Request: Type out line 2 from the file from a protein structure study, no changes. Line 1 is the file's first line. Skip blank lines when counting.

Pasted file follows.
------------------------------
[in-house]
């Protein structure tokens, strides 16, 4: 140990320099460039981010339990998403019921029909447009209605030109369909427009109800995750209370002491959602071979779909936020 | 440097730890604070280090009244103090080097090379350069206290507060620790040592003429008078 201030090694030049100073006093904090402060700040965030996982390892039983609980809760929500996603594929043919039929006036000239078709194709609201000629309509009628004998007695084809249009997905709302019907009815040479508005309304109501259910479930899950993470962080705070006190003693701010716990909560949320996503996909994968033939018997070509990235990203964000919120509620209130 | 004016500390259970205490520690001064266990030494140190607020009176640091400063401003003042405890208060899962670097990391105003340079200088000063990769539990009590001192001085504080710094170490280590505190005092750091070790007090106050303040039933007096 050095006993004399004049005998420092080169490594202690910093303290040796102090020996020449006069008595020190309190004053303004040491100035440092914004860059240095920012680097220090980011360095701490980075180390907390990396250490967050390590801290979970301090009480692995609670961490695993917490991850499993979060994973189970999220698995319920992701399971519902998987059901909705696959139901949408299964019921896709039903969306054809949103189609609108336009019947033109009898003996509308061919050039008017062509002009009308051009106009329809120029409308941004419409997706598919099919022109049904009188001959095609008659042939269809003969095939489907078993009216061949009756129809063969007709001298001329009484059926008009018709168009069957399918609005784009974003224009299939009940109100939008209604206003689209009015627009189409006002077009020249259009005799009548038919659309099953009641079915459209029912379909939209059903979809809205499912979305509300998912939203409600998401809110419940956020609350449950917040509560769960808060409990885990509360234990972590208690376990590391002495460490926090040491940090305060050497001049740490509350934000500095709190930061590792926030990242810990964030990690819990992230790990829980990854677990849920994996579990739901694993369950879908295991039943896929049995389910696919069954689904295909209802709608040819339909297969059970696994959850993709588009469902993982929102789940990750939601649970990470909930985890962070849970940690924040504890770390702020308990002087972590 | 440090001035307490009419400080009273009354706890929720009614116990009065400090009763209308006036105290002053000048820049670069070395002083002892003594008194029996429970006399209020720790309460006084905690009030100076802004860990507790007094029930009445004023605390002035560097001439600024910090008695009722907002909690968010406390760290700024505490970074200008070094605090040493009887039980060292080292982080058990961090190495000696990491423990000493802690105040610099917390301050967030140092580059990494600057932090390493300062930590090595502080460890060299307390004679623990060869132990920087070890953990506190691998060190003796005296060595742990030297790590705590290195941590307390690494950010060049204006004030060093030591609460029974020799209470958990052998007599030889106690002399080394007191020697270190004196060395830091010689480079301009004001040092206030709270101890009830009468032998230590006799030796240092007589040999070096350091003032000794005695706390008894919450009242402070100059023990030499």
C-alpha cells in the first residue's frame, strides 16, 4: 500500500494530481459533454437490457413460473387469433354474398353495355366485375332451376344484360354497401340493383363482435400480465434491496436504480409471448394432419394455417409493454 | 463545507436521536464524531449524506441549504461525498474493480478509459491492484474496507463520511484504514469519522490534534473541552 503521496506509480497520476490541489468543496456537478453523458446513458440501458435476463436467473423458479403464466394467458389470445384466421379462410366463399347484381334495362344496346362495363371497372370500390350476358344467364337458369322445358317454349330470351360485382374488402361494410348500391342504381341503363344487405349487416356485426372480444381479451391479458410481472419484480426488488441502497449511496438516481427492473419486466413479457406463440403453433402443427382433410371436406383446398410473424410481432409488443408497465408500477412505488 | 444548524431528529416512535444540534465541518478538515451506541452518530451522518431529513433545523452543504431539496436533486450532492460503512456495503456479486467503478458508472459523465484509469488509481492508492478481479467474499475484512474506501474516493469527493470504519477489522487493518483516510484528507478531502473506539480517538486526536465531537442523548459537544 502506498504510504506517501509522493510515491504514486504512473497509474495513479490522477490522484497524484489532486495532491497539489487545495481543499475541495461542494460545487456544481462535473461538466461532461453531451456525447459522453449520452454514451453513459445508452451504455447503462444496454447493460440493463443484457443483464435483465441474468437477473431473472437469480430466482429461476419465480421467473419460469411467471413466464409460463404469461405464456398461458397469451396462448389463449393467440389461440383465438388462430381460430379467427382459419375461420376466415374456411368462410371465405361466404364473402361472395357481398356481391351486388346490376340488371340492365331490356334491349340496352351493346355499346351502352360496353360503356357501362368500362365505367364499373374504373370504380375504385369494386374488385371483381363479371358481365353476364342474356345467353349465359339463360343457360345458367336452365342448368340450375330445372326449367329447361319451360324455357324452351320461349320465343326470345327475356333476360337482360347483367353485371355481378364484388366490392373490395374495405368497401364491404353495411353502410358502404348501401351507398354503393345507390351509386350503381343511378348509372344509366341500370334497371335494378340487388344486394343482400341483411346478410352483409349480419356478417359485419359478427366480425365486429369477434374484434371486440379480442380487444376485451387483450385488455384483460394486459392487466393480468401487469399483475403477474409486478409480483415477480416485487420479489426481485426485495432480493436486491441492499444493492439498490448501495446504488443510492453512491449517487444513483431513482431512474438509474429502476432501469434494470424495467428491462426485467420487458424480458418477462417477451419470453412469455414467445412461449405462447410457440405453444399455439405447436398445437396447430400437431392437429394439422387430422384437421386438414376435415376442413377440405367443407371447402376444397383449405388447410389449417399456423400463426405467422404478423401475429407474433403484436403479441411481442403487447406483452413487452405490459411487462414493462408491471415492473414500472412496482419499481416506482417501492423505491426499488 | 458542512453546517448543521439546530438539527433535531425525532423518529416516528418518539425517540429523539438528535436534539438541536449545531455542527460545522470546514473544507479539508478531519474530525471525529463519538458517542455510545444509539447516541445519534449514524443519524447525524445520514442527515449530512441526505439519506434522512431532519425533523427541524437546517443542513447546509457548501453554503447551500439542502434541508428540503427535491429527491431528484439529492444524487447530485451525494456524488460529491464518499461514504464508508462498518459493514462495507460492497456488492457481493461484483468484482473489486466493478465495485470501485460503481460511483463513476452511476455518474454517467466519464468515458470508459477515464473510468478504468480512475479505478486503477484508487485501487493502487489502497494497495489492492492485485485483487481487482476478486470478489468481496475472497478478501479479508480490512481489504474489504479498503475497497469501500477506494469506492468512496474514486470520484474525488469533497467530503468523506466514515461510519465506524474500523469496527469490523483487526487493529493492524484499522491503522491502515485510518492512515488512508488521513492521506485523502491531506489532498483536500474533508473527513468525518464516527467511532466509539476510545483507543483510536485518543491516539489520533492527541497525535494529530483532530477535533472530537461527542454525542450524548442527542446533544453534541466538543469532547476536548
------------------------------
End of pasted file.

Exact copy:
């Protein structure tokens, strides 16, 4: 140990320099460039981010339990998403019921029909447009209605030109369909427009109800995750209370002491959602071979779909936020 | 440097730890604070280090009244103090080097090379350069206290507060620790040592003429008078 201030090694030049100073006093904090402060700040965030996982390892039983609980809760929500996603594929043919039929006036000239078709194709609201000629309509009628004998007695084809249009997905709302019907009815040479508005309304109501259910479930899950993470962080705070006190003693701010716990909560949320996503996909994968033939018997070509990235990203964000919120509620209130 | 004016500390259970205490520690001064266990030494140190607020009176640091400063401003003042405890208060899962670097990391105003340079200088000063990769539990009590001192001085504080710094170490280590505190005092750091070790007090106050303040039933007096 050095006993004399004049005998420092080169490594202690910093303290040796102090020996020449006069008595020190309190004053303004040491100035440092914004860059240095920012680097220090980011360095701490980075180390907390990396250490967050390590801290979970301090009480692995609670961490695993917490991850499993979060994973189970999220698995319920992701399971519902998987059901909705696959139901949408299964019921896709039903969306054809949103189609609108336009019947033109009898003996509308061919050039008017062509002009009308051009106009329809120029409308941004419409997706598919099919022109049904009188001959095609008659042939269809003969095939489907078993009216061949009756129809063969007709001298001329009484059926008009018709168009069957399918609005784009974003224009299939009940109100939008209604206003689209009015627009189409006002077009020249259009005799009548038919659309099953009641079915459209029912379909939209059903979809809205499912979305509300998912939203409600998401809110419940956020609350449950917040509560769960808060409990885990509360234990972590208690376990590391002495460490926090040491940090305060050497001049740490509350934000500095709190930061590792926030990242810990964030990690819990992230790990829980990854677990849920994996579990739901694993369950879908295991039943896929049995389910696919069954689904295909209802709608040819339909297969059970696994959850993709588009469902993982929102789940990750939601649970990470909930985890962070849970940690924040504890770390702020308990002087972590 | 440090001035307490009419400080009273009354706890929720009614116990009065400090009763209308006036105290002053000048820049670069070395002083002892003594008194029996429970006399209020720790309460006084905690009030100076802004860990507790007094029930009445004023605390002035560097001439600024910090008695009722907002909690968010406390760290700024505490970074200008070094605090040493009887039980060292080292982080058990961090190495000696990491423990000493802690105040610099917390301050967030140092580059990494600057932090390493300062930590090595502080460890060299307390004679623990060869132990920087070890953990506190691998060190003796005296060595742990030297790590705590290195941590307390690494950010060049204006004030060093030591609460029974020799209470958990052998007599030889106690002399080394007191020697270190004196060395830091010689480079301009004001040092206030709270101890009830009468032998230590006799030796240092007589040999070096350091003032000794005695706390008894919450009242402070100059023990030499």